The work made her famous and – it sold for the then astronomical sum of $45,000 – wealthy. By 1985, Bartlett received monographic exhibitions that toured the United States: the first went from Brooklyn to the Walker Art Center in Minneapolis and the Carnegie Museum in Pittsburgh. She had already won a coveted spot at the 1977 Documenta art exhibition in Kassel, Germany, and her work had been hung in the US Pavilion at the 1980 Venice Biennale alongside those of Laurie Anderson and Christo. As with Rhapsody, the art Bartlett created in the 1980s remained unnaturally natural. Her series In the Garden from 1980-83 showed 200 different views of a small repertoire of motifs from the garden of her villa in Nice. This was repeated in the garden of her Fort Greene, Brooklyn studio in the early 2000s, with the hatched surface of the works being a sign of Bartlett’s painterly intent.

Another segment of Rhapsody, 1975-76, that Bartlett said was about
Another segment of Rhapsody, 1975-76, which Jennifer Bartlett said is about “everything”. Photo: Timothy A Clary/AFP/Getty Images

All of this was a far cry from her childhood in Long Beach, California. The first of four children to Joanne (née Chaffee), a graphic artist turned homemaker, and Edward Losch, a businessman with an interest in construction, Jennifer had an early desire to flee to New York. “My mom wished I’d gotten a job at Hallmark Cards, painted part-time, got married happily, had kids, and lived in Long Beach,” she later told People magazine.

After a BA from Mills College in Oakland in 1963, freedom came in the form of an MFA from Yale. The two years that Bartlett studied alongside Richard Serra, Chuck Close and Michael Craig-Martin opened her eyes to modern art. So is the proximity to New York, 90 minutes by train from New Haven. She lived in the city until 1968; Her first exhibition took place in 1970 in the apartment of an artist friend. The system behind the works was based on avoiding certain colors. “I didn’t have a need for orange or purple at all,” Bartlett said, “but I did need green.”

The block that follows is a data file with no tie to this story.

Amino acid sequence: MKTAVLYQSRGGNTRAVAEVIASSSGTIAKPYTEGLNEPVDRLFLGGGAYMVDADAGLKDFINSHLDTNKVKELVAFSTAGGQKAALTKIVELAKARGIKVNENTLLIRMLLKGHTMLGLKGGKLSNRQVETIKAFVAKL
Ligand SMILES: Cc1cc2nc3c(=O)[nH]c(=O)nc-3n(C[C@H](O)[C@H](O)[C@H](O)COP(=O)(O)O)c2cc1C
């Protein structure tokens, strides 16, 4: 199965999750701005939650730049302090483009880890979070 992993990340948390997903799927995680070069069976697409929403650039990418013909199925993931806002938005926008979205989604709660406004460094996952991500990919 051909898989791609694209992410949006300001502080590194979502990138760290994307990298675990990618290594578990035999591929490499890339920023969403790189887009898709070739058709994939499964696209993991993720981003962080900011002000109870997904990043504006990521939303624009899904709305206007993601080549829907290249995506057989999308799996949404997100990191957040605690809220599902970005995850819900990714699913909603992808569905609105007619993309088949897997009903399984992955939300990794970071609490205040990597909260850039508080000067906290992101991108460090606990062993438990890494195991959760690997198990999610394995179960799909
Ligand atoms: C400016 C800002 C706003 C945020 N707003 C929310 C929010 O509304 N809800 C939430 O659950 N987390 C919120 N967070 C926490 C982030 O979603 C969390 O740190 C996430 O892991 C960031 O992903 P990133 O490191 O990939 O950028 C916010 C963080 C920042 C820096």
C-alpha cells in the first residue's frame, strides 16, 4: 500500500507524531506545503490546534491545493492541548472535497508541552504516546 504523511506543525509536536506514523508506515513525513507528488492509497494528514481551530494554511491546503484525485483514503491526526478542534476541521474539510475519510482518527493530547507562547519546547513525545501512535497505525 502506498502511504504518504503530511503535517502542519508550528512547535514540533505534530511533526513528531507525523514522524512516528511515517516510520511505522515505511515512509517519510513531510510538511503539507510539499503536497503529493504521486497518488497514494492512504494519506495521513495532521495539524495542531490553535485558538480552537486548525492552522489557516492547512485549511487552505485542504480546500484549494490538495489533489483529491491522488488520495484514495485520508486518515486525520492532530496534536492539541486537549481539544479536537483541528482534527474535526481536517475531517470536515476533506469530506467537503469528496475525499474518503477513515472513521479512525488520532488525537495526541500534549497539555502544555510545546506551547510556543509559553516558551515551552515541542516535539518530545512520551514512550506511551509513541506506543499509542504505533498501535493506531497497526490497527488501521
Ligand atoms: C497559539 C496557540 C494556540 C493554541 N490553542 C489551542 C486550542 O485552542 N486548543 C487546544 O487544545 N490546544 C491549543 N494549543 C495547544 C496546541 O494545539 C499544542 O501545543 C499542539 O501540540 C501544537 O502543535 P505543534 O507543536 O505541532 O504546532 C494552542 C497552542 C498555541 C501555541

How many early Coups de Success, Rhapsody came with his problems. In the minds of the public (and the art market), Bartlett was defined by their trademark white plates. Not committing to this cliché, she spent the years from the mid-’80s to the turn of the century making large-format figurative paintings, some of which—for example, Sea Wall (1985)—were paired in the gallery with sculptures of her own. None were ever like this successful like Rhapsody.

In 1996, Bartlett left her longtime gallery owner, Paula Cooper, and exhibited primarily outside of New York for the next two decades. In 2016, she returned to Cooper after already returning to her white plates. Until marred by the dementia of her final years, her energy remained undiminished: she turned to an amazing variety of mediums, from theatrical design to glassware to printmaking. In 2001, she watched the events of 9/11 from the rooftop of her Greenwich Village apartment. Her painting of the scene – Goodbye, Bill, now in the Yale University Art Gallery – is one of the few artistic depictions of the day’s horrors.

Bartlett married twice: first in 1964 to Edward Bartlett, a doctor; and second, in 1983, to German actor Mathieu Carrière. Both marriages ended in divorce. She is survived by a daughter from the second, Alice.

Jennifer Losch Bartlett, artist, born March 14, 1941; died on July 25, 2022